In another embodiment, a processing recipe may include an iterative plasma process parameter adjustment recipe. For example, real time adjustments of processing parameters by the controller in response to server instructions based on a real time comparison of collected plasma species concentration to retrieved (database query) model plasma species concentration history for the particular process to determine plasma processing parameter adjustments according to a decision tree to approximate the model plasma conditions. For example in one embodiment, at least two plasma species measurements (e.g., monitored emission wavelengths) proportional to concentration are monitored and stored including, for example, a ratio of at least two plasma species measurements are associated with a processing time and compared in real time or near real time to a model process history. Based on a predetermined decision tree independent process variable set-points (plasma processing parameters) are altered. The plasma species measurements, for example spectra or intensity at a monitored wavelength, independent process variables, and altered plasma processing parameter set-points made in response to the iterative plasma process parameter adjustment recipe are all associated with a processing time and stored in a relational database associated with a particular plasma process system and process recipe. Following premature termination and re-setting the plasma process system to preprocess conditions, the server then queries the relational database to determine the pre-termination processing history including the process termination time and at least the most recent independent process variable set-points (plasma processing parameters) prior to termination. The server then determines new independent process variable parameter set-points and arranges for subsequent database queries for real time comparison (e.g., including an adjusted total process time for the terminated and the resumed processes) with the model process data to seamlessly correspond to processing history comparisons corresponding with the new process recipe.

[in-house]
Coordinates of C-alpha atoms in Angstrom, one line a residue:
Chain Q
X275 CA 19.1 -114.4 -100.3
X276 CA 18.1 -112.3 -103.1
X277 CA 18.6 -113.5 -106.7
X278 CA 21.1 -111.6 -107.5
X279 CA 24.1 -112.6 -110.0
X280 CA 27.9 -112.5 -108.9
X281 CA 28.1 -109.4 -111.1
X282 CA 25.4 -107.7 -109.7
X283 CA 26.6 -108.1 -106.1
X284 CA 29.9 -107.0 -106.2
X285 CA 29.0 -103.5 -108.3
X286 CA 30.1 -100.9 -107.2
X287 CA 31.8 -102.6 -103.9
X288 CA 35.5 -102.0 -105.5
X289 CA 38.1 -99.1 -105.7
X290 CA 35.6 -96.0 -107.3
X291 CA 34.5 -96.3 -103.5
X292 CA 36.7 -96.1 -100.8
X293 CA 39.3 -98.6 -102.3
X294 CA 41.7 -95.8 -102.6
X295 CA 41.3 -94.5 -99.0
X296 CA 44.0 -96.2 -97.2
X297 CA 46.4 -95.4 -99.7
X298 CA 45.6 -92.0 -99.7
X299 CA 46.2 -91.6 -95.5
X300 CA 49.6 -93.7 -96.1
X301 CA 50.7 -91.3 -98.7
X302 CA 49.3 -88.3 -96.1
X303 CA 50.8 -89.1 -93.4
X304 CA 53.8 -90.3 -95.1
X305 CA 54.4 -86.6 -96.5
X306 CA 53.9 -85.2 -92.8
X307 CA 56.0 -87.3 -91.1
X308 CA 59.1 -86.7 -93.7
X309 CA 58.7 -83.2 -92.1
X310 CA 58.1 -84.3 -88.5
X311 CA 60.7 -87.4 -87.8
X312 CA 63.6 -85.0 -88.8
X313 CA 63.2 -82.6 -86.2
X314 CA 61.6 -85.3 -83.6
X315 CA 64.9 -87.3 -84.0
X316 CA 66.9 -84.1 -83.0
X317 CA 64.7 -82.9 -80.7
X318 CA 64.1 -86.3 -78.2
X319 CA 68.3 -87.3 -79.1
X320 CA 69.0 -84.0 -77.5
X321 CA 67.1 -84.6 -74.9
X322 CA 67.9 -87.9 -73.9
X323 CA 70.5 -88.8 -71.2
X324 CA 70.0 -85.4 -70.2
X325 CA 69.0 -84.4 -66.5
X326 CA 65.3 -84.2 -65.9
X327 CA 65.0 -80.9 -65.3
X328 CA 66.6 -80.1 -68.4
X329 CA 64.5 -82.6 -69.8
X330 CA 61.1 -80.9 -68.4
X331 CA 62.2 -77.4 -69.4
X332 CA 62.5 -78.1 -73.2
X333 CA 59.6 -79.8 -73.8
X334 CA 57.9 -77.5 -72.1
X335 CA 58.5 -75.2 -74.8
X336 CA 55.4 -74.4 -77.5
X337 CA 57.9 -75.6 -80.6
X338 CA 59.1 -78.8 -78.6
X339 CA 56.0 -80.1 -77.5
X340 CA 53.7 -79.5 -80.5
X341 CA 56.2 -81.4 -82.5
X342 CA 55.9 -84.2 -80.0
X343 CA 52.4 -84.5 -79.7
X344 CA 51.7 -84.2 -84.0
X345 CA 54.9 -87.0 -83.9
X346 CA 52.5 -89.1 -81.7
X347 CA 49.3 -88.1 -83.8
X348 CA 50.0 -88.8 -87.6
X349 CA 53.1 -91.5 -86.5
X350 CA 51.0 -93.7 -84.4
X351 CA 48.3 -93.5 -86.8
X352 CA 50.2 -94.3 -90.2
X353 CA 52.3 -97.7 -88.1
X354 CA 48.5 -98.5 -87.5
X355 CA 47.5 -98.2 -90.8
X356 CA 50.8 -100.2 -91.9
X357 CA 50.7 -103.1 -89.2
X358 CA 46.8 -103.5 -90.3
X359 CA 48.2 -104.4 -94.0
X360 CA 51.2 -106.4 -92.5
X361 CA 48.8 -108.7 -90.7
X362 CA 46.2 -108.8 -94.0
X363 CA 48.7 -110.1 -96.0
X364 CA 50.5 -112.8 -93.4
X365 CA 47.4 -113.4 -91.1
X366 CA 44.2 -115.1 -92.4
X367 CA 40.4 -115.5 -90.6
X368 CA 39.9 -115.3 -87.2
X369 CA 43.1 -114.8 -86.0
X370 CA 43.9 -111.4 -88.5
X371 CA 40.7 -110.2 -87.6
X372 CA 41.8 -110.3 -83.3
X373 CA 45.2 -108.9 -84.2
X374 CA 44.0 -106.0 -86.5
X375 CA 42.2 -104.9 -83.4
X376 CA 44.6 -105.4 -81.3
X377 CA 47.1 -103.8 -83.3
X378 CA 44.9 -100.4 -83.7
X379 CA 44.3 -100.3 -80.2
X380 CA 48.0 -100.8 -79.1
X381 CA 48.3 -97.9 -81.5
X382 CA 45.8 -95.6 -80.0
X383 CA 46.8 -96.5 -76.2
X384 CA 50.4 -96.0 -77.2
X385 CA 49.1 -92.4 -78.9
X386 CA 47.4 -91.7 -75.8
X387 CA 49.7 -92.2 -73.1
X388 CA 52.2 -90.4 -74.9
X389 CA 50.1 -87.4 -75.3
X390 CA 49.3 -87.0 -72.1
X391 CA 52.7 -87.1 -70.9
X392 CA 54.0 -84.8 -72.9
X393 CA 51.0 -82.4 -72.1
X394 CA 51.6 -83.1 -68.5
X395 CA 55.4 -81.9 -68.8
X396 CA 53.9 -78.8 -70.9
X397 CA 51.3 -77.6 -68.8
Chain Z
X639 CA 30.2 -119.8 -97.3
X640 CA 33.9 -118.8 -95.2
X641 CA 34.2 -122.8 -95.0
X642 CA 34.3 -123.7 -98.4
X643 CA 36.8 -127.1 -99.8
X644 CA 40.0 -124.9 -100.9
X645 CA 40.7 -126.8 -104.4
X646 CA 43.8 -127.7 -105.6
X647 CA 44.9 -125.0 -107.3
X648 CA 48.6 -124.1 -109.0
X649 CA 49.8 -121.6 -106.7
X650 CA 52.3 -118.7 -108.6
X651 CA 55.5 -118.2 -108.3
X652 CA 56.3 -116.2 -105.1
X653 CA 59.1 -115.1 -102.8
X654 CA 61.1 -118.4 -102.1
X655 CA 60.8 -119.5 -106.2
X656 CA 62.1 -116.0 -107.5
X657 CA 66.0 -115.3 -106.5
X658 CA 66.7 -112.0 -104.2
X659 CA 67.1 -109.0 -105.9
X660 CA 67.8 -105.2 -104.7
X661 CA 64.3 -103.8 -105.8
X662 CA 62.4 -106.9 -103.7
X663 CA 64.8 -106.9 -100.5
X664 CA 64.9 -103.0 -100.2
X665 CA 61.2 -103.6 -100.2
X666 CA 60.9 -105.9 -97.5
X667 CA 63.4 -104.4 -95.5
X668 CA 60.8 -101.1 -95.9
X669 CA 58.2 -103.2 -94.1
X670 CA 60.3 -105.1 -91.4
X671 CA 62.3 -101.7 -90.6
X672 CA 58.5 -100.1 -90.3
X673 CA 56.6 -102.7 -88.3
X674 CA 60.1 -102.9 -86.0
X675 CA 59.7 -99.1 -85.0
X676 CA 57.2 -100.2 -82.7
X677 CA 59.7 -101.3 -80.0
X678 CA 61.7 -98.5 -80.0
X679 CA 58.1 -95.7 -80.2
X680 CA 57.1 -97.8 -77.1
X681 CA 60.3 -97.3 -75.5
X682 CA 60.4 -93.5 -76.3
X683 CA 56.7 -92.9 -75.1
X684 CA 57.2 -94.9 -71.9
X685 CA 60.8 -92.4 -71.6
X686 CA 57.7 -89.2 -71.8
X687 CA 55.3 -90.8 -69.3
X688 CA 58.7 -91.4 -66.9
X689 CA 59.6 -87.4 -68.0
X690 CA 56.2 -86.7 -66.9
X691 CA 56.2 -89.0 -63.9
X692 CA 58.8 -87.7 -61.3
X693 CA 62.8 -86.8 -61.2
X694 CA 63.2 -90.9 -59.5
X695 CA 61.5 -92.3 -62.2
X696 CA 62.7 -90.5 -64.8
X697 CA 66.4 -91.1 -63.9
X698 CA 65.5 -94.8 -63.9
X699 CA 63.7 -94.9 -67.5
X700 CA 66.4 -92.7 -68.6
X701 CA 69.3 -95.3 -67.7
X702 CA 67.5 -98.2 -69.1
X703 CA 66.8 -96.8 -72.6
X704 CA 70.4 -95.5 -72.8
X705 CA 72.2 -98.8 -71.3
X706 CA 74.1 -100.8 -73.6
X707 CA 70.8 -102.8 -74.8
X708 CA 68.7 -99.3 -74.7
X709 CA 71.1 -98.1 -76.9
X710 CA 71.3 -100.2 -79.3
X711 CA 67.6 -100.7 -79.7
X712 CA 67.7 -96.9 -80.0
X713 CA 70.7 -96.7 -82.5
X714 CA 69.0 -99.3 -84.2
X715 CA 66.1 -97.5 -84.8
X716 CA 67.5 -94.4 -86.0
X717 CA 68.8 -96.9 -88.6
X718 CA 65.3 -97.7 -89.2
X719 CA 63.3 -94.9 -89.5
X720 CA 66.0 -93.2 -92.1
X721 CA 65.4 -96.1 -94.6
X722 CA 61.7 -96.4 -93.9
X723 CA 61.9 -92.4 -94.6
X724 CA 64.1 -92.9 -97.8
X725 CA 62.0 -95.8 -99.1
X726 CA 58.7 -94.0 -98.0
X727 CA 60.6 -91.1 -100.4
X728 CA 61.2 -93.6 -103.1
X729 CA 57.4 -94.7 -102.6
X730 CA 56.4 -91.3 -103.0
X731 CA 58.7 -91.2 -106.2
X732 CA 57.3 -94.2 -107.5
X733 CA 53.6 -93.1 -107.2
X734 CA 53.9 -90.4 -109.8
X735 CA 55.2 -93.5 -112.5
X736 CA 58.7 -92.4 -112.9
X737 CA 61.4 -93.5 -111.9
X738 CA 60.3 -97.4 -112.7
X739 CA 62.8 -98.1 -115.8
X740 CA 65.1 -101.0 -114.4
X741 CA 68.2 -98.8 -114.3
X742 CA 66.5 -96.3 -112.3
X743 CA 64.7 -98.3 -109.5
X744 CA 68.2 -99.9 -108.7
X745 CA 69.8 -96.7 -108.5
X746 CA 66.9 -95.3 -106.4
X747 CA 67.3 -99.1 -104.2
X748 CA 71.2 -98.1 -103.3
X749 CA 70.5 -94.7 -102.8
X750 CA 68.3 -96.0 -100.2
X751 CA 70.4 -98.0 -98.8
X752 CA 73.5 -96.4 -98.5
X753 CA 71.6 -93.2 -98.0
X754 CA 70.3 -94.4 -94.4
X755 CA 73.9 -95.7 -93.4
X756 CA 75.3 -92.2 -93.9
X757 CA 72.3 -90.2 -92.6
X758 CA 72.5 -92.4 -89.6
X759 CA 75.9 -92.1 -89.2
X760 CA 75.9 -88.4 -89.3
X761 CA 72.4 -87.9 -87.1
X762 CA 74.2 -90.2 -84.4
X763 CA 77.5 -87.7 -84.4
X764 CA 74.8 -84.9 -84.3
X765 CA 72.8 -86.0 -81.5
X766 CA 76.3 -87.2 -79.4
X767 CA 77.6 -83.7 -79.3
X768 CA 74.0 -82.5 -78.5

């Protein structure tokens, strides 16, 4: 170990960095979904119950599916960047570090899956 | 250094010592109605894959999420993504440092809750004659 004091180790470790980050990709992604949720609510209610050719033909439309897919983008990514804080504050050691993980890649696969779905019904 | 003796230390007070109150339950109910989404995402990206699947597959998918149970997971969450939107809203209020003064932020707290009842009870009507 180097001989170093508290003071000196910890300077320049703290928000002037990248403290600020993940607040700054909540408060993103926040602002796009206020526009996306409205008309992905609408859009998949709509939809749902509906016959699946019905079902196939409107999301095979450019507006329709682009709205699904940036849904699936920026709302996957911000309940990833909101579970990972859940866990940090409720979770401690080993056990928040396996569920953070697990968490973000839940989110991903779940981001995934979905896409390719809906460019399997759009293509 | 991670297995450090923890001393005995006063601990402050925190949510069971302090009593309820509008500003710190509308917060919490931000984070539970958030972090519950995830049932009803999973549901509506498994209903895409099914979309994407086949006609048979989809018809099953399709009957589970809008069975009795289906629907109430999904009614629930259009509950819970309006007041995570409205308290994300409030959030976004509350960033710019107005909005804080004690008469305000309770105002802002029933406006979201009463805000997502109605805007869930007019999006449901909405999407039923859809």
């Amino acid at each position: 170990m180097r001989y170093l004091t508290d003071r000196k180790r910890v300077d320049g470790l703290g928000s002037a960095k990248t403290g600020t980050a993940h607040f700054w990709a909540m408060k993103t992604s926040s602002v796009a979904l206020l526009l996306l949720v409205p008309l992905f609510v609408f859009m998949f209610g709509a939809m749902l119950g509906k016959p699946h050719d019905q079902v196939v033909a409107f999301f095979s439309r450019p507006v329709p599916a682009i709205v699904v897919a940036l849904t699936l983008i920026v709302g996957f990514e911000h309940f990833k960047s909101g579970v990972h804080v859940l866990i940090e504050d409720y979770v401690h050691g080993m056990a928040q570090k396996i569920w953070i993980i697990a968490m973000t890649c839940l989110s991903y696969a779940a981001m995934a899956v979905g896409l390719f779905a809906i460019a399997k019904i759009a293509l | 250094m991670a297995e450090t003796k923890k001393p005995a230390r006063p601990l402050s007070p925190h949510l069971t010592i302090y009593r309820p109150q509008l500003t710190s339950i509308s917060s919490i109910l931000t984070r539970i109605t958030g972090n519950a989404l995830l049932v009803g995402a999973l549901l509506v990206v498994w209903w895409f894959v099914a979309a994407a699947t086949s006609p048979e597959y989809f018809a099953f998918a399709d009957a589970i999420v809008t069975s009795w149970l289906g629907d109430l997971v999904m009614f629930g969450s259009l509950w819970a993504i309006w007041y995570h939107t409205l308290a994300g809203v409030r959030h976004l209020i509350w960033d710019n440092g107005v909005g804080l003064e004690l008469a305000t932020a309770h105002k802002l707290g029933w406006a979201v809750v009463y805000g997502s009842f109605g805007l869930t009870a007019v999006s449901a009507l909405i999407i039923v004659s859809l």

For example, the a plasma condition including a measurement value proportional to a concentration, for example, a monitored plasma species emission spectra at one or more wavelengths, of at least one reactant and one product is monitored during a plasma etching process and the ratio of the concentration of the at least one reactant and one product calculated to determine a reactant-product concentration ratio. The collected emission spectra data including the reactant-product ratio is stored in a relational database together with associated plasma processing parameters including at least the RF power level and the processing time. Subsequently, following a power shutdown or aborted process, in a plasma etching recovery procedure, the emission spectra history including at least one reactant-product ratio history are selectively retrieved from the database and compared to a model reactant-product ratio history to determine the start-up plasma process parameters, for example plasma etch process parameters, required to resume an etching process recipe step to approximate the model history. The emission spectra including at least one reactant-product ratio are subsequently compared with model plasma conditions at pre-determined time intervals to determine in-situ adjustment of the etching process parameters to approach the model plasma conditions.